(A) $33,000
(B) $60,000
(C) $78,000
(D) $45,000

3. The lighting efficacy term is lumens per watt.


(A) True
(B) False

4. A chiller has a full load rating of 0.7 kW/ton. What is the full load kW if this unit has a 200 ton
rating?
(A) 286
(B) 140
(C) 900
(D) 75

5. An office building replaced 20 W CFLs with 14W LEDs. The lights are on 3,000 hrs/yr. The
average electricity cost is $0.10/kWh and the LEDs are $12 each. Calculate the simple payback.
(A) 6.67 years
(B) 8.67 years
(C) 0.15 years
(D) 4.25 years
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6. A customer wants to install an occupancy sensor in the break room. A data logger has shown that,
on average, the lights can be turned off 5 hrs/week. The lights in this room have a combined
wattage of 3 kW. Electricity is $0.09/kWh and an occupancy sensor cost $150 installed. What is
the simple payback?
(A) 0.47 years
(B) 3.63 years
(C) 0.90 years
(D) 2.14 years

7. A commercial customer has set a peak demand of 100 kW and has used 45,500 kWh for January.
Calculate the load factor.
(A) 0.61
(B) 0.42
(C) 0.81
(D) 1.63

8. The terms load factor and power factor can be used interchangeably.
(A) True
(B) False

9. A three phase induction motor draws 13 amps at 240 volts. The power factor is 0.9. Determine the
kW.
(A) 5.54
(B) 5.16
(C) 4.86
(D) 6.32

10. A hospital uses 400,000 gallons of water per year just for showers. The showers have the old style
showerheads that use 4.5 gpm. What is the annual amount of water saved if they replace the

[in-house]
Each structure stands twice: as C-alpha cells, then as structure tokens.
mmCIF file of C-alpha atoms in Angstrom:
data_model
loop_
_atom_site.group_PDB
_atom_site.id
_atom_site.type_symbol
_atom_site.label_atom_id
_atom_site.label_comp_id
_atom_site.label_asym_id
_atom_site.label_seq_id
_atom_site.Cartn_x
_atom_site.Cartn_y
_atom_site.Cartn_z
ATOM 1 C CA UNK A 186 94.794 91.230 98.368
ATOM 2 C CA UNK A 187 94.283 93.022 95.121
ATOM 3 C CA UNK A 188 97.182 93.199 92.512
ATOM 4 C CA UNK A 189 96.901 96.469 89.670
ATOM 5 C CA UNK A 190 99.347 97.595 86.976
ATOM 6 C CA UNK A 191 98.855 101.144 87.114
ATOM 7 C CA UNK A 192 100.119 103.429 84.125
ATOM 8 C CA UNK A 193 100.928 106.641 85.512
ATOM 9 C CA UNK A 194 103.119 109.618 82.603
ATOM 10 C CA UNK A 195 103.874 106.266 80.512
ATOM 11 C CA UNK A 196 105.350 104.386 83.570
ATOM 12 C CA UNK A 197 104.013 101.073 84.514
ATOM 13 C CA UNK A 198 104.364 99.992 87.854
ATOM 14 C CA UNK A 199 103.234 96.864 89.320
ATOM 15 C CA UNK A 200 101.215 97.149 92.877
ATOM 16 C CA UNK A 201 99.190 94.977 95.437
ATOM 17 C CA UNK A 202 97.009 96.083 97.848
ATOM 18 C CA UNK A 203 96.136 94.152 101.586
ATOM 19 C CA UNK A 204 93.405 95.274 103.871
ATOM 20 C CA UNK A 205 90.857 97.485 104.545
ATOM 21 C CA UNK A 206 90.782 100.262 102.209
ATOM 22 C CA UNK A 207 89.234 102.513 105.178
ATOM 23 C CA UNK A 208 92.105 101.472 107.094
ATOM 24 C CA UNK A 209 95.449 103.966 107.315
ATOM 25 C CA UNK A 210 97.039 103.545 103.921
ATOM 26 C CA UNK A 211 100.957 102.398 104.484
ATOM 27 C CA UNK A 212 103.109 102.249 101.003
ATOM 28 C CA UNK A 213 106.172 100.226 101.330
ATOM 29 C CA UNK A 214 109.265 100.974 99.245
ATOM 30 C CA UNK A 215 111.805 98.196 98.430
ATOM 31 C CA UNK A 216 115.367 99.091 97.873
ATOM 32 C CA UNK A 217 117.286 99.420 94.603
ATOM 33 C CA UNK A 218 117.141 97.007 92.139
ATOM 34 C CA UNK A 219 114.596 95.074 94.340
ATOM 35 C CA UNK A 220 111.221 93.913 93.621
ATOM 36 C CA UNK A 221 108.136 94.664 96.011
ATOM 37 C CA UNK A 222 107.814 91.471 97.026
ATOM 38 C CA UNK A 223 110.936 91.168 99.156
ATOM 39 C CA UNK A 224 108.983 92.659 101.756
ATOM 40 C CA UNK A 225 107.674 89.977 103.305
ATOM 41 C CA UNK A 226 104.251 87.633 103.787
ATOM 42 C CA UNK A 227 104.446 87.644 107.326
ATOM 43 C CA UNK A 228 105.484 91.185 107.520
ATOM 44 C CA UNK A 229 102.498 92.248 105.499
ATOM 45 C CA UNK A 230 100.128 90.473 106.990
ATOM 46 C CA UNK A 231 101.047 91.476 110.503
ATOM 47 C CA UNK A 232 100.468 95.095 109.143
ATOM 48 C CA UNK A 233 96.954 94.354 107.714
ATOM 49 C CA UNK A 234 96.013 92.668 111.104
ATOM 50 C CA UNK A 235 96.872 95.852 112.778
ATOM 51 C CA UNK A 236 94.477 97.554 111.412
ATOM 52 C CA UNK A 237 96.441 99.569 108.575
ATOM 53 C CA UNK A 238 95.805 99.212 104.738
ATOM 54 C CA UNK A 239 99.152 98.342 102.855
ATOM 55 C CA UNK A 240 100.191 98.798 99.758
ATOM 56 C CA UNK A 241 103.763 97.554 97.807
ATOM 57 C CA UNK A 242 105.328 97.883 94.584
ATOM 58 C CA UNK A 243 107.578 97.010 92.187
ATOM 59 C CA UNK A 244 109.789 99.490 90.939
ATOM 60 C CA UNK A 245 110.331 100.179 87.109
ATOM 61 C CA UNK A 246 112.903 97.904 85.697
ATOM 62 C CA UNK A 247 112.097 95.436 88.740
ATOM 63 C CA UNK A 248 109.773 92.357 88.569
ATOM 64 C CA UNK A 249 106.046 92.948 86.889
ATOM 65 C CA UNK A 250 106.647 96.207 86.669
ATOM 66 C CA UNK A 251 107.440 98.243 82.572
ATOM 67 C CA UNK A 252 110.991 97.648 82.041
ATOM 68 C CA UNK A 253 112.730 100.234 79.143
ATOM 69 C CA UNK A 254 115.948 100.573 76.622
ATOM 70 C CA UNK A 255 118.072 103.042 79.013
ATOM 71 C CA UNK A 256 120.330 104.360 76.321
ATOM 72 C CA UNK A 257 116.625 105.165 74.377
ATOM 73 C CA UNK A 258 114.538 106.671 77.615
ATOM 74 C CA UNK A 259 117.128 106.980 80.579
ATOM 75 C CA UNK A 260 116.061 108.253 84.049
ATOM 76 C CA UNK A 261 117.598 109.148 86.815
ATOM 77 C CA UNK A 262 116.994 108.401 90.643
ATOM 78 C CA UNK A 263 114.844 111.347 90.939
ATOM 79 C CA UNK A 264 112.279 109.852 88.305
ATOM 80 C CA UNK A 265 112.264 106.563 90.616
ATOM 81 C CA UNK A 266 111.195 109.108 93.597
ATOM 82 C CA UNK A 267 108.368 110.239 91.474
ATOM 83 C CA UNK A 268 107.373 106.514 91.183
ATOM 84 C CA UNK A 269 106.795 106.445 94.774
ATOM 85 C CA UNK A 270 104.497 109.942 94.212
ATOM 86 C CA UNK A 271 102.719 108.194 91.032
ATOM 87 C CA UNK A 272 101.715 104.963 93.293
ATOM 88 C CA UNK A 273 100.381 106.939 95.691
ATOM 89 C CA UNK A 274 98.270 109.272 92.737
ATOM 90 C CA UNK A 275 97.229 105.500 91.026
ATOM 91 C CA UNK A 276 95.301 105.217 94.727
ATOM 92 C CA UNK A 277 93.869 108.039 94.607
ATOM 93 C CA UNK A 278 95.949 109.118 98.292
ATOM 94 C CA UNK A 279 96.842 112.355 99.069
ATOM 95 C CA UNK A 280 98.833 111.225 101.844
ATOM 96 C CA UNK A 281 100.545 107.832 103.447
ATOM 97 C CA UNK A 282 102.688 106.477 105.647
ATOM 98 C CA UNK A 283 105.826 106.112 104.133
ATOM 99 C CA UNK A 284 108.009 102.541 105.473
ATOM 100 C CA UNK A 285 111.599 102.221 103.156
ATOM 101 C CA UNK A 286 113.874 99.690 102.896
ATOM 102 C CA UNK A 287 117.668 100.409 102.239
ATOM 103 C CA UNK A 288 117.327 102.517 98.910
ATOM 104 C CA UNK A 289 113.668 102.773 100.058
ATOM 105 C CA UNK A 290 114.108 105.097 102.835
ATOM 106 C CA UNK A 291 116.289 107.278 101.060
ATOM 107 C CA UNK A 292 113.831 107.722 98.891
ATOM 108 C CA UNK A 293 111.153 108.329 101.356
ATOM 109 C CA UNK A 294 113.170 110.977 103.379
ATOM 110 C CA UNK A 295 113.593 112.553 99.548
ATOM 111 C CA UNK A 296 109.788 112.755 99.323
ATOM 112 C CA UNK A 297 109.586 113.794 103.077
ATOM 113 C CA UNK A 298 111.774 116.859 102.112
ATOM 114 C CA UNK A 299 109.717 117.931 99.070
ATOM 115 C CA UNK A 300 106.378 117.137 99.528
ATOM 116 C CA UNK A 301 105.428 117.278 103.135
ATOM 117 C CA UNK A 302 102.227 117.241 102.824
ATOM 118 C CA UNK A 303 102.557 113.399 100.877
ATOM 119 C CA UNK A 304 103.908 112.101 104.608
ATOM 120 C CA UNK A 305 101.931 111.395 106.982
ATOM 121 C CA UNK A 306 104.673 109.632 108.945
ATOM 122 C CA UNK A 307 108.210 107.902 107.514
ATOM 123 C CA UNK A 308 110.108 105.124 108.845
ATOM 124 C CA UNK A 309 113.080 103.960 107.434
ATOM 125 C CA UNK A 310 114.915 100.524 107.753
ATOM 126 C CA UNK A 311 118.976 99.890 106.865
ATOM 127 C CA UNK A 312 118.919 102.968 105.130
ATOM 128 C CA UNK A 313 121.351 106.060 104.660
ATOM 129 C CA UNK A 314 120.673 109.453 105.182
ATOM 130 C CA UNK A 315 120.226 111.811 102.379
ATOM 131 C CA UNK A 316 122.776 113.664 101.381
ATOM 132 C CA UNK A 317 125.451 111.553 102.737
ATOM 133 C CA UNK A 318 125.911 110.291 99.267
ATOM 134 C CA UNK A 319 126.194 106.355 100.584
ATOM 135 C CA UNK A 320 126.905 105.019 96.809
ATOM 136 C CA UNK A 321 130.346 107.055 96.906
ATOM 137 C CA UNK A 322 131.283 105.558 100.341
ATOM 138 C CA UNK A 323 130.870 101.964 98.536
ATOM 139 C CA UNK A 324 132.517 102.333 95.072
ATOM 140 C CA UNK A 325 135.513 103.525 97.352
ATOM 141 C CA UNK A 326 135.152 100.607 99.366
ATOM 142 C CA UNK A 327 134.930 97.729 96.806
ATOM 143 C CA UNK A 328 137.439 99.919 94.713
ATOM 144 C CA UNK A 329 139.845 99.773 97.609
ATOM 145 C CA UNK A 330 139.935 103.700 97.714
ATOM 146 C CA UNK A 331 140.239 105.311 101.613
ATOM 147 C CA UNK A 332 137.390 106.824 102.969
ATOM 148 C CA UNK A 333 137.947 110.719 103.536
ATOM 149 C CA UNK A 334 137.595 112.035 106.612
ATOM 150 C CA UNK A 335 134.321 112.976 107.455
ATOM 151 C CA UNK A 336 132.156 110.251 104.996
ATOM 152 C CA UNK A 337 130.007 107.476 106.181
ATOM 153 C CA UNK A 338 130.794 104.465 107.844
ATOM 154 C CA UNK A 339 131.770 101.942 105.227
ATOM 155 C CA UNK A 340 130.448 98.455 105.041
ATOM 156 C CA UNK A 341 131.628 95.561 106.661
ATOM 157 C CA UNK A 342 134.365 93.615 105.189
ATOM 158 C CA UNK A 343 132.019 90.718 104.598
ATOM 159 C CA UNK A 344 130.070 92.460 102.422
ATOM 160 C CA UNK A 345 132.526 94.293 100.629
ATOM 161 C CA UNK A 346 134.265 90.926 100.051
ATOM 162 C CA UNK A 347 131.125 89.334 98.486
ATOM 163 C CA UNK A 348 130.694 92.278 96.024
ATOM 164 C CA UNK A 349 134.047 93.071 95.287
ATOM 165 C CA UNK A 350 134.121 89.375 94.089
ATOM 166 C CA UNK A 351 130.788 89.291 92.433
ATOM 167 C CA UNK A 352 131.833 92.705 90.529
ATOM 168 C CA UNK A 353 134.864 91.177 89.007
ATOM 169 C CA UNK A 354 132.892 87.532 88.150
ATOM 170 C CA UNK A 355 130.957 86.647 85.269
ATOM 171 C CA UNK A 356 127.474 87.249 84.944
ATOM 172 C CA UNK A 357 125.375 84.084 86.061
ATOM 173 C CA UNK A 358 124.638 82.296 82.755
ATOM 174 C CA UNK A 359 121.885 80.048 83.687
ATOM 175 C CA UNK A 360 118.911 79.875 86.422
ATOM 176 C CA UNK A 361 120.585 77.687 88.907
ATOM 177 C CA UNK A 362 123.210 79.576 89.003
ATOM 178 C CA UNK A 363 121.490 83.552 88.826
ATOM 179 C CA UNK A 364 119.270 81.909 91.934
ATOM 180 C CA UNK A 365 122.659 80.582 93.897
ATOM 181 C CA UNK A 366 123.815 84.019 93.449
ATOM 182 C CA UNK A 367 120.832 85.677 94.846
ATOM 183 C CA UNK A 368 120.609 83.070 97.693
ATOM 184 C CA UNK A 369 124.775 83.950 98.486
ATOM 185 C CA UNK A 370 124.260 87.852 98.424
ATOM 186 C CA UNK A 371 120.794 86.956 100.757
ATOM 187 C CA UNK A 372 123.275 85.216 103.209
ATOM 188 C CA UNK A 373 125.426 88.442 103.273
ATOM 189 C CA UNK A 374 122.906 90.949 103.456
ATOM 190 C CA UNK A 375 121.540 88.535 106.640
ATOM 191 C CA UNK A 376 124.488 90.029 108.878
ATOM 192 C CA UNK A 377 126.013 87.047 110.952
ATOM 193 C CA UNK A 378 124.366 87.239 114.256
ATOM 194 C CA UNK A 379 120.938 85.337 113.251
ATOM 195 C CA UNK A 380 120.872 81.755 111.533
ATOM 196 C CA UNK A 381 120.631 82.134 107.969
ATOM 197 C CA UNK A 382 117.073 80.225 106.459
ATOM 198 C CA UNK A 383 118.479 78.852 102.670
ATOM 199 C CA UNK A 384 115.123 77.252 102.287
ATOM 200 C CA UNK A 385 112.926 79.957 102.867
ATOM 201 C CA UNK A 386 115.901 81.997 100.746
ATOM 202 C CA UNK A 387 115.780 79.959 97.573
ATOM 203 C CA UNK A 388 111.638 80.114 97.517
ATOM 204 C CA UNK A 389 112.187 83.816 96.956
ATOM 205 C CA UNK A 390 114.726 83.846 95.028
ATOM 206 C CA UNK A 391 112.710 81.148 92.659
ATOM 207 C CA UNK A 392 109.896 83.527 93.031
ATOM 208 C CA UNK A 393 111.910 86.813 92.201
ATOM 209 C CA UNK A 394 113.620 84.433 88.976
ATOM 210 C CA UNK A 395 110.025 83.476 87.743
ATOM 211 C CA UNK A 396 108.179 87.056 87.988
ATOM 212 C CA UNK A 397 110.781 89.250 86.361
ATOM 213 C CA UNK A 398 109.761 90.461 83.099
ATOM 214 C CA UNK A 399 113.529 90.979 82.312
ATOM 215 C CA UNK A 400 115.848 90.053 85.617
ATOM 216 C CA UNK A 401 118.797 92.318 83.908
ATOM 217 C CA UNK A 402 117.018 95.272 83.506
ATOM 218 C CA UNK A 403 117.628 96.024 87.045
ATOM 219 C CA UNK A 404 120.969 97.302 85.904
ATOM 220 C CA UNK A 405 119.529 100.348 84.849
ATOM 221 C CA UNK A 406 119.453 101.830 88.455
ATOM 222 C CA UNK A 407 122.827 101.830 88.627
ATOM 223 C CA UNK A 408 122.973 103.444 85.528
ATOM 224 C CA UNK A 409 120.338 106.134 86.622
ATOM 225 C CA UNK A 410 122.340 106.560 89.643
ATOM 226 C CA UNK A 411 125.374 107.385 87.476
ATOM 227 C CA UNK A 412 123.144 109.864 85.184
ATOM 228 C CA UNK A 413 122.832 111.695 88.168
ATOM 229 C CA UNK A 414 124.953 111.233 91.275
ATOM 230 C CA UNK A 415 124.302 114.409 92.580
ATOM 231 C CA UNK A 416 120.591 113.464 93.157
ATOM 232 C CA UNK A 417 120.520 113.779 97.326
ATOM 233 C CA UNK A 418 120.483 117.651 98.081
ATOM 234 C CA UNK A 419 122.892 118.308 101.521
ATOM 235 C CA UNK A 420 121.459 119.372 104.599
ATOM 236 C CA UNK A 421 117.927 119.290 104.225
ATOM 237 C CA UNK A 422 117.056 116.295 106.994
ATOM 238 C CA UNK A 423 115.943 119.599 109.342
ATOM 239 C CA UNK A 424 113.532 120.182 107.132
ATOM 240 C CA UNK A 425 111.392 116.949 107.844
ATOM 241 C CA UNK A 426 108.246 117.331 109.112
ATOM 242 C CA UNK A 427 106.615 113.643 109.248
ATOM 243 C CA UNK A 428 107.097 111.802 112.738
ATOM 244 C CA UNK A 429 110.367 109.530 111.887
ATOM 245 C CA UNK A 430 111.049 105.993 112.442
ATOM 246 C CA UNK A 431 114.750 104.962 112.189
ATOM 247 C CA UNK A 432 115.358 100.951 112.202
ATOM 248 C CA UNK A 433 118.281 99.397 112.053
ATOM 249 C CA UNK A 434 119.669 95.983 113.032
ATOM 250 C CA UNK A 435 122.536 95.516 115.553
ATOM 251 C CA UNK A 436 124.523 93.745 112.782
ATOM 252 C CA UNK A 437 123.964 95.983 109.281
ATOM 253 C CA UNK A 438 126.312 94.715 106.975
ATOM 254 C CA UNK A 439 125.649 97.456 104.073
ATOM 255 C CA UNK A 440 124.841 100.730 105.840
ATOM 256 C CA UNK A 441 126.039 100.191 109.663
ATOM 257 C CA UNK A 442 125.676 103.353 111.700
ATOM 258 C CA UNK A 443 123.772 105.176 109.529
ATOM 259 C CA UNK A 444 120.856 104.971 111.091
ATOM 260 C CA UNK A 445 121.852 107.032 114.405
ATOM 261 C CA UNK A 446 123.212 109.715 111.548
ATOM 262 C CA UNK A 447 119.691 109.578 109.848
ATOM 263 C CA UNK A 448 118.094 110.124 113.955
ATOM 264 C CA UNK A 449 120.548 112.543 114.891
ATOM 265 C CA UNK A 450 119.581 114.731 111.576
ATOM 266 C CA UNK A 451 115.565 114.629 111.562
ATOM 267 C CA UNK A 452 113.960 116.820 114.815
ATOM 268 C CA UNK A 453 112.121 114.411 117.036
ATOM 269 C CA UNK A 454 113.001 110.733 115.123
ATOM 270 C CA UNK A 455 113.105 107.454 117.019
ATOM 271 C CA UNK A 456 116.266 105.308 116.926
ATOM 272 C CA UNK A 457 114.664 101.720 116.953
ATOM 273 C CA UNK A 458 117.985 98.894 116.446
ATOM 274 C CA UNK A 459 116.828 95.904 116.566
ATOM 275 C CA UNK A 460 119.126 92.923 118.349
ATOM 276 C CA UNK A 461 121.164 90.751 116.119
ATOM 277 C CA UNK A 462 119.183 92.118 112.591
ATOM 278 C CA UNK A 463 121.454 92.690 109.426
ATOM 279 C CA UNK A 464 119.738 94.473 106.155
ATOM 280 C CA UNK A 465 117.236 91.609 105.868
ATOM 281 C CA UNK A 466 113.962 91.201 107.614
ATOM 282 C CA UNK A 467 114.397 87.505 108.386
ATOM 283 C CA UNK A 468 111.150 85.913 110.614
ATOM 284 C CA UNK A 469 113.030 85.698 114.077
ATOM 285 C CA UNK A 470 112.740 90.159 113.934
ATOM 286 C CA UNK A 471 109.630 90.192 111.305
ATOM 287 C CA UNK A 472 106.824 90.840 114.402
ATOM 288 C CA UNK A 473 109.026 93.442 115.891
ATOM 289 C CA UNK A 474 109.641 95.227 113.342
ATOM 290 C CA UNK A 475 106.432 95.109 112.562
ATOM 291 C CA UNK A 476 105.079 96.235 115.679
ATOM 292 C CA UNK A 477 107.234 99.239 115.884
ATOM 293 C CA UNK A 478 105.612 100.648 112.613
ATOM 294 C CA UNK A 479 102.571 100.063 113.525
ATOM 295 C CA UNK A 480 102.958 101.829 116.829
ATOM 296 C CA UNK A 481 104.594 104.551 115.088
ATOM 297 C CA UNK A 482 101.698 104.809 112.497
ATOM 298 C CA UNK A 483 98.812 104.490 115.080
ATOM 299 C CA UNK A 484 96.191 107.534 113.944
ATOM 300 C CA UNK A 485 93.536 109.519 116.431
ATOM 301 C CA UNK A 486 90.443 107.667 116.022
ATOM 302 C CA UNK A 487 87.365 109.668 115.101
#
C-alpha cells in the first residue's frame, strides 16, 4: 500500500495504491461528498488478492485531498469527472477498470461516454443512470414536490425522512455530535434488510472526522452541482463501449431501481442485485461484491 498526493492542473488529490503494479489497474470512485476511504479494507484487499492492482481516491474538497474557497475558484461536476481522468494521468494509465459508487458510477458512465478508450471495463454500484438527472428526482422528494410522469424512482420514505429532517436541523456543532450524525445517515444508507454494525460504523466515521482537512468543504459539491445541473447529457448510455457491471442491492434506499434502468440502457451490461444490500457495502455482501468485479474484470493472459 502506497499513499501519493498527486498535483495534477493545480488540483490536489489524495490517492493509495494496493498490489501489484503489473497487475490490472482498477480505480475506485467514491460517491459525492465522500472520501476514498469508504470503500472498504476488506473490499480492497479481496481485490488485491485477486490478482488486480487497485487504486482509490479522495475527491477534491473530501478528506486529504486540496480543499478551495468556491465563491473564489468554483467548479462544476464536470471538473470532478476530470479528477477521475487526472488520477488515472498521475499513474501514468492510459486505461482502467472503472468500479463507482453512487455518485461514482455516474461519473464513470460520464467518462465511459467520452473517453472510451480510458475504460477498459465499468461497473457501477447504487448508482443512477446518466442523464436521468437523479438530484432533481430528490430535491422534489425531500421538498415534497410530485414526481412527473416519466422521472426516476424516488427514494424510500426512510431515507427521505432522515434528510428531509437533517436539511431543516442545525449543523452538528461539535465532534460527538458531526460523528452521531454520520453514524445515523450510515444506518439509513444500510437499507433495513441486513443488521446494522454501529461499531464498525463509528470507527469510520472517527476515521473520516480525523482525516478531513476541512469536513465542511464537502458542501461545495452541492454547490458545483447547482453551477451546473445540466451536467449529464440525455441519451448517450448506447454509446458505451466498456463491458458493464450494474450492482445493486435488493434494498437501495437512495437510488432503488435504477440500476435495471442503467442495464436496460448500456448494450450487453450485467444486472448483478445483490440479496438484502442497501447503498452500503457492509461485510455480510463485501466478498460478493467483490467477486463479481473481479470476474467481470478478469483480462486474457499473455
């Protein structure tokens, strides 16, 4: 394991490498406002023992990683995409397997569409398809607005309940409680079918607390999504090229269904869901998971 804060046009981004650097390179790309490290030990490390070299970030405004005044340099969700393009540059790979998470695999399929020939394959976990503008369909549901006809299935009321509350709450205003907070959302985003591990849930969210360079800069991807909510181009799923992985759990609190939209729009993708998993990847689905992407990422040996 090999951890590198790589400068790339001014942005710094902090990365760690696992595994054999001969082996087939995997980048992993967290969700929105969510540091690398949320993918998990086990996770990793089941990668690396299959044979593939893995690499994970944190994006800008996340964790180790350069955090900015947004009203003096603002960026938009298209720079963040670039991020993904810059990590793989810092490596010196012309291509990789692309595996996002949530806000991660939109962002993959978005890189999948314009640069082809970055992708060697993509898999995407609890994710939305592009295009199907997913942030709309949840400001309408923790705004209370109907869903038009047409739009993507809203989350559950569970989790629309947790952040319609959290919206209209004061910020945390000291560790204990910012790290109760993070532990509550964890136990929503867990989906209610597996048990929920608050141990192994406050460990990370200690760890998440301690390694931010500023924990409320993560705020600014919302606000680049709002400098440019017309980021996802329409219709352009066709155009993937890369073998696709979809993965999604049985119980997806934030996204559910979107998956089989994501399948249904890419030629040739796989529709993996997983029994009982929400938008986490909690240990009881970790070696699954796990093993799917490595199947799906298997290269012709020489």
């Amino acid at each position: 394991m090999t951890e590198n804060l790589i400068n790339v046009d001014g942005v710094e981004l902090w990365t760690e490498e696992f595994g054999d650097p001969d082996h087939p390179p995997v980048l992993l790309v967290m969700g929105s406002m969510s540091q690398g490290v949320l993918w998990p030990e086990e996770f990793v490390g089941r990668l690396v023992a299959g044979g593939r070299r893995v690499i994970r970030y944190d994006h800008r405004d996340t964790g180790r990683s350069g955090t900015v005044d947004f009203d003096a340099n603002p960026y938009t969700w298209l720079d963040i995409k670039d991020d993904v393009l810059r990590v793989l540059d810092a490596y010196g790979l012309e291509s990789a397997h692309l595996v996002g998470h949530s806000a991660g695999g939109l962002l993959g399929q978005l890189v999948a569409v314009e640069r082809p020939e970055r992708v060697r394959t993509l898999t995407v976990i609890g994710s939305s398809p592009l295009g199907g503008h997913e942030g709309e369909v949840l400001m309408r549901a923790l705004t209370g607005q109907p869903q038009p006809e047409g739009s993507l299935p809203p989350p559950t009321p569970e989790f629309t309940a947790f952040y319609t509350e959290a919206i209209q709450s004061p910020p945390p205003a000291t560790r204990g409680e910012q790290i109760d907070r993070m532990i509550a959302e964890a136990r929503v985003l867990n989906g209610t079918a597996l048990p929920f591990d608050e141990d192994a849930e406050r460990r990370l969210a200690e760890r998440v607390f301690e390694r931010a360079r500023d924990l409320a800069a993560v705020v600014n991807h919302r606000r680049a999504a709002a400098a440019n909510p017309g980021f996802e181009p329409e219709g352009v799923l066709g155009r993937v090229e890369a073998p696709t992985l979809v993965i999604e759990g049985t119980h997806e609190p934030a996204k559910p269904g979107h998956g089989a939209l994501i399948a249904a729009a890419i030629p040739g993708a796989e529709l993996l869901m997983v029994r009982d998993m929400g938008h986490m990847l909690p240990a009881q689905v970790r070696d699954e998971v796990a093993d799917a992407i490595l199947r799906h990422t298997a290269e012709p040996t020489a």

showerheads with new ones that comply with the maximum flow rates allowed per the Energy
Policy Act of 1992?
(A) 200,000 gallons per year
(B) 285,765 gallons per year
(C) 222,222 gallons per year
(D) 177,778 gallons per year
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11. An office building has the following:


Existing: 100 T-12 fixtures @ 164 watt/fixture
Proposed: 100 T-8 fixtures @ 106 watts/fixture
4,000 hrs/yr operation
Utility costs: $.10/kWh and $13/kW-month
Installation cost: $100/fixture
Determine the simple payback.
(A) 0.32 years
(B) 1.86 years
(C) 3.10 years
(D) 2.46 years

12. A company has a 1 MMBtu/hr boiler with an efficiency of 70%. They want to replace it
with a 90% efficient condensing boiler. The average fuel usage for the last five heating
seasons was 20,000 therms. If a therm cost $0.60, calculate the annual savings per
heating season.
(A) $4,388
(B) $2,667
(C) $10,000
(D) $3,185

13. The speed of a three phase induction motor is determined by the line voltage.
(A) True
(B) False